Associate Professor; Canada Research Chair (Tier I) Chair in Nutrition and Health Across the Lifespanhope.weiler [at] mcgill.ca (Email) | Macdonald-Stewart Bldg MS2-042A
- Ph.D. 1996, McMaster University, Hamilton, Ontario 1993-1996.
- B.Sc. 1991 University of Guelph, Guelph, Ontario, 1987-1991.
Dr. Hope Weiler is an Associate Professor and Registered Dietitian in the School of Dietetics and Human Nutrition in the Faculty of Agricultural and Environmental Sciences at McGill University. Her education includes a B.A.Sc. in Applied Human Nutrition, University of Guelph; and a Ph.D. in Medical Sciences, Cell Biology and Metabolism, McMaster University. Dr. Weiler is currently in receipt of a Canada Research Chair at McGill University where her research focus is on mineral and lipid nutrients, including vitamin D, and the role in bone mineral acquisition in children and maintenance in adulthood in urban and Indigenous populations in Canada. She is the co-chair for the National Inuit Health Surveys Working Group and administrative principal investigator managing the International Polar Year Inuit Health Survey of 2007-2008. To date, Dr. Weiler has authored over 140 peer-reviewed publications and provided graduate training to over 50 graduate trainees and 40 undergraduate students. Dr. Weiler has been awarded prestigious awards from the Canada Research Chairs program, the New Investigator Award from the Canadian Nutrition Society and the Wiebe Visser International Nutrition Dairy Prize from the International Dairy Federation for her work in nutrition and bone health. She has served numerous societies, organizations and areas of nutrition. She is past Chair of Food, Nutrition and Health peer-review committee for the Canadian Institutes of Health Research. Dr. Weiler is director of the Mary Emily Clinical Nutrition Unit of McGill and is a member of the editorial boards of Nutrition Research and The Journal of Nutrition.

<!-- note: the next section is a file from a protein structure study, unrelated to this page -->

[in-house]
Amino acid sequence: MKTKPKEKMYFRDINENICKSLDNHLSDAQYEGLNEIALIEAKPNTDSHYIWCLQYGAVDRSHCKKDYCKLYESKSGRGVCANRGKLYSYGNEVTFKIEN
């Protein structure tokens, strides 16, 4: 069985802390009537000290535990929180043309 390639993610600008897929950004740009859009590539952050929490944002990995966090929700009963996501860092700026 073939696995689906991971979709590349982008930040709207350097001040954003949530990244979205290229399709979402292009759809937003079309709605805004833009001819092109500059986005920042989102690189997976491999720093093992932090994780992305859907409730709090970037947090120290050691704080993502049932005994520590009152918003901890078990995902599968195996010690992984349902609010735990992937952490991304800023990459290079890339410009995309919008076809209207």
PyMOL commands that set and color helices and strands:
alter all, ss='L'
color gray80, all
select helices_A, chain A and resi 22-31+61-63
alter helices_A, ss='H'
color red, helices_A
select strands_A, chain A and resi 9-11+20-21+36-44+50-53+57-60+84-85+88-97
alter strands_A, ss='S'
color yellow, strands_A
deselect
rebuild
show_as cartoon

Awards and Recognitions
- Canada Research Chair Tier I, Canada Research Chairs 2015-2022
- Wiebe Visser International Nutrition Dairy Prize, International Dairy Federation 2010
- New Investigator Award (15 y postdoctoral), Canadian Nutrition Society 2010
- Norman Kretchmer Memorial Award in Nutrition and Development, American Society for Nutrition 2007
- Canada Research Chair Tier II, Canada Research Chairs 2005-2015
- Editorial Board Member, Journal of Nutrition
- Editorial Board Member, Nutrition Research
- Canadian Nutrition Society
- Dietitians of Canada
- College of Dietitians of Ontario
- American Society for Nutrition
- American Society for Bone and Mineral Research
- International Society for the Study of Fatty Acids and Lipids
Nutrition has life-long impacts on health. Early nutrition during fetal development is related to how a child grows and even health as an adult. Dr. Weiler’s research is focused on how vitamin D and omega fatty acids relate to development and maintenance of health body weights and bone health.
Dr Weiler's research program focuses on nutrition and musculoskeletal health at all ages.
Mission: to improve understanding and attainment of musculoskeletal health over the lifespan through food and nutrition within the context of lifestyle and environment.